Language/Content warning: Some material and subject matter NOT suitable for young children.

Coming home early from school was something Gage simply never did. For one, his classes never let out early, and hanging out with his friends afterwards had become a staple of his social life. Today, however, at quarter-past two, Gage was strolling up the lawn and towards his front door. Today, he was on his way to fetch his father and take him right back to Calleen High—a move crucial in preventing his expulsion; or so he hoped.

Gage didn't quite know what to expect. For one, there was the matter of what his parents would do when they found out about the little show that he put on in the middle of class today—but for some reason he couldn't help but think that his father might laugh, and that was why it was important t make contact with him before his mother even knew he had come home. He usually wouldn't even have to come all the way home to get his dad; he had originally gone to Calleen Steel to find him, when the receptionist laughed wryly and told him that his father had gone home.

And that led to the other thing that made Gage Sam uneasy. What if he walked in his mom and dad having each other in the living room or something? He tried to put the thought at the farthest reach in the back of his mind; that would as he decided, be the least of his problems in just a moment. He held on to the front door's knob for a brief moment before turning it, his jaws dropping as he pushed it open.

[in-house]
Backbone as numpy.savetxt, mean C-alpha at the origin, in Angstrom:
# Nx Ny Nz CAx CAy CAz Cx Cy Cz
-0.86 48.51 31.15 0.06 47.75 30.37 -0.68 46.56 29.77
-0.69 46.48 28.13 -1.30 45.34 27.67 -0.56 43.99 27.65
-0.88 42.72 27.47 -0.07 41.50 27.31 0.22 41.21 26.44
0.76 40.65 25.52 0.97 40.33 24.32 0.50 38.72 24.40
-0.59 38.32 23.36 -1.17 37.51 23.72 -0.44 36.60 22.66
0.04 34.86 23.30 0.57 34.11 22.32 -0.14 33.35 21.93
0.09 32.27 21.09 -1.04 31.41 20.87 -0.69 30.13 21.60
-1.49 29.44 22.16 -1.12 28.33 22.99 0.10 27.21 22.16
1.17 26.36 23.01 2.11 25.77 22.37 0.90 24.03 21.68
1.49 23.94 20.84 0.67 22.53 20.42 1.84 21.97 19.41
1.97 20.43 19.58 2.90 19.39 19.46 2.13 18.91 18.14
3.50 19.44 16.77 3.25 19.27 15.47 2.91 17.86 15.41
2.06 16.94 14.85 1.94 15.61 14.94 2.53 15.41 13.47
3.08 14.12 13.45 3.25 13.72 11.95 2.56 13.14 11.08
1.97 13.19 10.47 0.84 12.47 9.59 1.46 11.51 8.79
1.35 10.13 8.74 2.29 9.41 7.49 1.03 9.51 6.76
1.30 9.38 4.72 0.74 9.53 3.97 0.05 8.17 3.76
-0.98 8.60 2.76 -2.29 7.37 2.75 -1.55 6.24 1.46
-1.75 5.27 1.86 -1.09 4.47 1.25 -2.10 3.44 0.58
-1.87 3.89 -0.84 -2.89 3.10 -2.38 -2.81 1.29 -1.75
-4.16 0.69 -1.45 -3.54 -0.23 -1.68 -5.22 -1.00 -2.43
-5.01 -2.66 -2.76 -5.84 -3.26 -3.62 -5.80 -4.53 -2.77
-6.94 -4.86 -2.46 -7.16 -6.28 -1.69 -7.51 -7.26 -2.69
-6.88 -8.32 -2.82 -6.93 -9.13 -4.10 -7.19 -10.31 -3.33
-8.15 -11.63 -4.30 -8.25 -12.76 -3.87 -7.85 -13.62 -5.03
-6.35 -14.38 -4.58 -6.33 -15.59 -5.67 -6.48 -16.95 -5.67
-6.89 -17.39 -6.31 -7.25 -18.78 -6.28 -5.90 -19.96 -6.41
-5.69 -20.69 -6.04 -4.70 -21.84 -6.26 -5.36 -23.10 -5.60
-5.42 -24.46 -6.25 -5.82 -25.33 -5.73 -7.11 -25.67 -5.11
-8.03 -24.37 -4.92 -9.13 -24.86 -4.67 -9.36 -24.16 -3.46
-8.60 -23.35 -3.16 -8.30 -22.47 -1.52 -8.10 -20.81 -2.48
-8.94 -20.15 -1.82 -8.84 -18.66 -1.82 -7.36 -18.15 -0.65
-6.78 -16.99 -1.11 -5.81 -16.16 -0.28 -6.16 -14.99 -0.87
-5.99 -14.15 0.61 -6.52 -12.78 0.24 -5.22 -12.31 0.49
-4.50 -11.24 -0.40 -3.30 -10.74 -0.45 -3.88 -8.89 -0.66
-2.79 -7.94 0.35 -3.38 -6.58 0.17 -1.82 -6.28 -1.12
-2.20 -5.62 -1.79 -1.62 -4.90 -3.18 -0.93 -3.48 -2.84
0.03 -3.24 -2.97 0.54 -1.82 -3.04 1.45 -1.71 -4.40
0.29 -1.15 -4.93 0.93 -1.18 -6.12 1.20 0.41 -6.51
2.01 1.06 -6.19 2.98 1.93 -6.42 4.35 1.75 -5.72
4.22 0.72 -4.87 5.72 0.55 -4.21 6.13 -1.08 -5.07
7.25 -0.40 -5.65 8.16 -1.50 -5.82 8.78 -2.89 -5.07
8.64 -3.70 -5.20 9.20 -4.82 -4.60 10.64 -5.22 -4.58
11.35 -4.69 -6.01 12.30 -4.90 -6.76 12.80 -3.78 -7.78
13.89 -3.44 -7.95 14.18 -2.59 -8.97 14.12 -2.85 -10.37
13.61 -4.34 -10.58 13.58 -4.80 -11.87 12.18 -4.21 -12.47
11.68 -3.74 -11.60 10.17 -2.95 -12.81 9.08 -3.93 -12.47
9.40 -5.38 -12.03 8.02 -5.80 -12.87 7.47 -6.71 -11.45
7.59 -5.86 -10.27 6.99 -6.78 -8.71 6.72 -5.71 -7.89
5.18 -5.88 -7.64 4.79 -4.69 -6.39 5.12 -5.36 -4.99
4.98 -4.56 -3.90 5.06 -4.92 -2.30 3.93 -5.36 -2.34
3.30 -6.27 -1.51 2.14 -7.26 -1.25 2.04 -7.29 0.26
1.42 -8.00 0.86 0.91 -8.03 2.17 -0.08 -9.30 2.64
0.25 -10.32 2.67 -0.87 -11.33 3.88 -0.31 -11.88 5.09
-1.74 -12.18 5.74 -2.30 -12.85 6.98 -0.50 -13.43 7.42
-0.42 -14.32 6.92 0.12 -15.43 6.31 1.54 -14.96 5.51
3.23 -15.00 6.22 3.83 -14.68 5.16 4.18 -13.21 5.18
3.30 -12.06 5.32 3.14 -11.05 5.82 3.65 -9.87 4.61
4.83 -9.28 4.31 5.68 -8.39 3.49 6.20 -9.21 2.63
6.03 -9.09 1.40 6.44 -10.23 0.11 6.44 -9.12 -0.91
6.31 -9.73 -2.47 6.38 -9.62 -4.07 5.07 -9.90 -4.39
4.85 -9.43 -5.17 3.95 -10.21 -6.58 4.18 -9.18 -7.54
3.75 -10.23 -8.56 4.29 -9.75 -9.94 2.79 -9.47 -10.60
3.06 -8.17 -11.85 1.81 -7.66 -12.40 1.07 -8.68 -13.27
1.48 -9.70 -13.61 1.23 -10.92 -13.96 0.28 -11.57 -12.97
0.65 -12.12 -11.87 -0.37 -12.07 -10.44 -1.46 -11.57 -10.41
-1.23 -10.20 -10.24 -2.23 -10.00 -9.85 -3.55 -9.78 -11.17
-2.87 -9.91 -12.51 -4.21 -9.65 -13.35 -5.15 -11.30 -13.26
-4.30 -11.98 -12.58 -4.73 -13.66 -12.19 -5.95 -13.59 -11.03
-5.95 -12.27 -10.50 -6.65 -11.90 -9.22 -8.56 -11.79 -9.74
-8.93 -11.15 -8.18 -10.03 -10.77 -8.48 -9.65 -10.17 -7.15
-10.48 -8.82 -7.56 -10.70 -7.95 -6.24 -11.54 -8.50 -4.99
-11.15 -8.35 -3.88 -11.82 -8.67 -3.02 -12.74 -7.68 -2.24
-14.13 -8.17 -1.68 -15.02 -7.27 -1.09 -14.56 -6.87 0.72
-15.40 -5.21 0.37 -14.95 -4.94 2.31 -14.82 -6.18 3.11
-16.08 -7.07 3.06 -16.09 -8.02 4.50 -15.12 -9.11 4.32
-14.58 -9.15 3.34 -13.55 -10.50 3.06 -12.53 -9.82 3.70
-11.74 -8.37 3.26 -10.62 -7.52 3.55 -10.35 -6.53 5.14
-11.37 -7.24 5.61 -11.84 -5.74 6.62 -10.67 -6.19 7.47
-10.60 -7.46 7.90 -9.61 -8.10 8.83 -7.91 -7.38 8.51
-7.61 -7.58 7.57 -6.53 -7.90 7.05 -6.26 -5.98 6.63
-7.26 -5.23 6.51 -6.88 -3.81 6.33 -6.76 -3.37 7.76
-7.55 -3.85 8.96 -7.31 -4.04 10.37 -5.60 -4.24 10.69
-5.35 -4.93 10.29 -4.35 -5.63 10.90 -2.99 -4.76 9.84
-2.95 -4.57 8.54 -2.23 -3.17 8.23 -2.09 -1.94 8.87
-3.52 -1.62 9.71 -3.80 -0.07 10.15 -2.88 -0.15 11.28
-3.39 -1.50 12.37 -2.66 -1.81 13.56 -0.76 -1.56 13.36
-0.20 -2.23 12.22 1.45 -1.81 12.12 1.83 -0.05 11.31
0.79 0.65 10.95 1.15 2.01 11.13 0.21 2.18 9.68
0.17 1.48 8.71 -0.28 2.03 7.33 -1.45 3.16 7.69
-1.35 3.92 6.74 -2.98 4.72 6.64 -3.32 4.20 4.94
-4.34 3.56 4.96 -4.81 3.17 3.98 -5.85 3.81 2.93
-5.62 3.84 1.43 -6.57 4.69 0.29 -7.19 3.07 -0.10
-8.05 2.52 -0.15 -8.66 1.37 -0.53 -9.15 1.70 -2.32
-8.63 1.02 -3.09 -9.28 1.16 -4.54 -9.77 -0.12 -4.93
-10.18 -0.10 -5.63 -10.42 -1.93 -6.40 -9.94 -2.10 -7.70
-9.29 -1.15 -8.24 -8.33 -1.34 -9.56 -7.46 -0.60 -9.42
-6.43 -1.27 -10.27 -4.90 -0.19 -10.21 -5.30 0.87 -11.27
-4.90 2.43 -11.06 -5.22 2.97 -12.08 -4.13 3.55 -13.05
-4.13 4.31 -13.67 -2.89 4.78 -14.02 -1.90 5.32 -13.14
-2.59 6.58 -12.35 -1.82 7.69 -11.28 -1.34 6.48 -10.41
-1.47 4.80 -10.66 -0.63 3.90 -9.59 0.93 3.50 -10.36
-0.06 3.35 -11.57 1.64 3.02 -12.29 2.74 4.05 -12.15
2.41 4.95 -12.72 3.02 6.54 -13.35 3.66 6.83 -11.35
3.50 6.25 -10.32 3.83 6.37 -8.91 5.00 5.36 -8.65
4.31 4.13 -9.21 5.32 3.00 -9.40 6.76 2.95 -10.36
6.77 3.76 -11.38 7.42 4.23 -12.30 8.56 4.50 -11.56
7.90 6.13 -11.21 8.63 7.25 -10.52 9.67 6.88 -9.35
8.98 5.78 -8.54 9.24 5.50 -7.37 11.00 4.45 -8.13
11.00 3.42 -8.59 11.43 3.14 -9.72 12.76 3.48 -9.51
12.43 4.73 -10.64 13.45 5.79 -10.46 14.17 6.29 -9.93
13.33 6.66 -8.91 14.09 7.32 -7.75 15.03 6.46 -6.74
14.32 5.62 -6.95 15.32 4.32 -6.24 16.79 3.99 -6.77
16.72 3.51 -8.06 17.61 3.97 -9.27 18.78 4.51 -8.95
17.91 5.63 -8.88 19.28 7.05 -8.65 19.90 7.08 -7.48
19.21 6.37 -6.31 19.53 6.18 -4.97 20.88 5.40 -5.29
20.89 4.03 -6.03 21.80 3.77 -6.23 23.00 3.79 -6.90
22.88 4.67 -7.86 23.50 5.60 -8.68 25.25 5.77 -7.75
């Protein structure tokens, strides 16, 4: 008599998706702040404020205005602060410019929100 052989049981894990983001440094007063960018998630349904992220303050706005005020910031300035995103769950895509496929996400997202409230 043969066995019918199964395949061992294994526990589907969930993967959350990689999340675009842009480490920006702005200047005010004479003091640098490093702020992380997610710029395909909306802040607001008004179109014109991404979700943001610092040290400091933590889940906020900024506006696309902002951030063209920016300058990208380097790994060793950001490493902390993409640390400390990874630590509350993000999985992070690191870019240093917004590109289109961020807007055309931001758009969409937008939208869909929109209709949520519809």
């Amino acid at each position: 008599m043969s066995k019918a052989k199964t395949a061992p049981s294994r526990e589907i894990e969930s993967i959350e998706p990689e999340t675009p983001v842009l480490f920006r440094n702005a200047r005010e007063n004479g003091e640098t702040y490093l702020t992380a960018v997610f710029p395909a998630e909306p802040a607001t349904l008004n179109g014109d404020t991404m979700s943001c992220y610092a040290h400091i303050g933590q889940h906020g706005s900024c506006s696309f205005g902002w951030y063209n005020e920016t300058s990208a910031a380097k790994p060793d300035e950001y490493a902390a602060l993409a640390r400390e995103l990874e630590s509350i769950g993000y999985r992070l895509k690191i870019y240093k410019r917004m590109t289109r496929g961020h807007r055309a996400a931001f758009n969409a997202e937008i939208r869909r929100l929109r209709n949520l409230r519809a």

Not knowing what to expect indeed. He would've taken the image of his parents' naked bodies roughly pounding unto each other any day. What he got instead was his mother whimpering in the sofa. And his father…well he was holding a pistol aimed squarely between her eyes.

"Dad…? W-what…?"

Neither of them must have heard him come in, because they both jumped at the sound of his voice. His father took it a notch further, spinning in his direction and aiming the gun at him instead. Gage's eyes widened, suddenly wishing that he hadn't taken Melissa's bet and flaunted his goods for the History class. His fright eased however, as his father realized who it was and lowered his gun, throwing his an annoyed glance as if to say "what are you doing here?"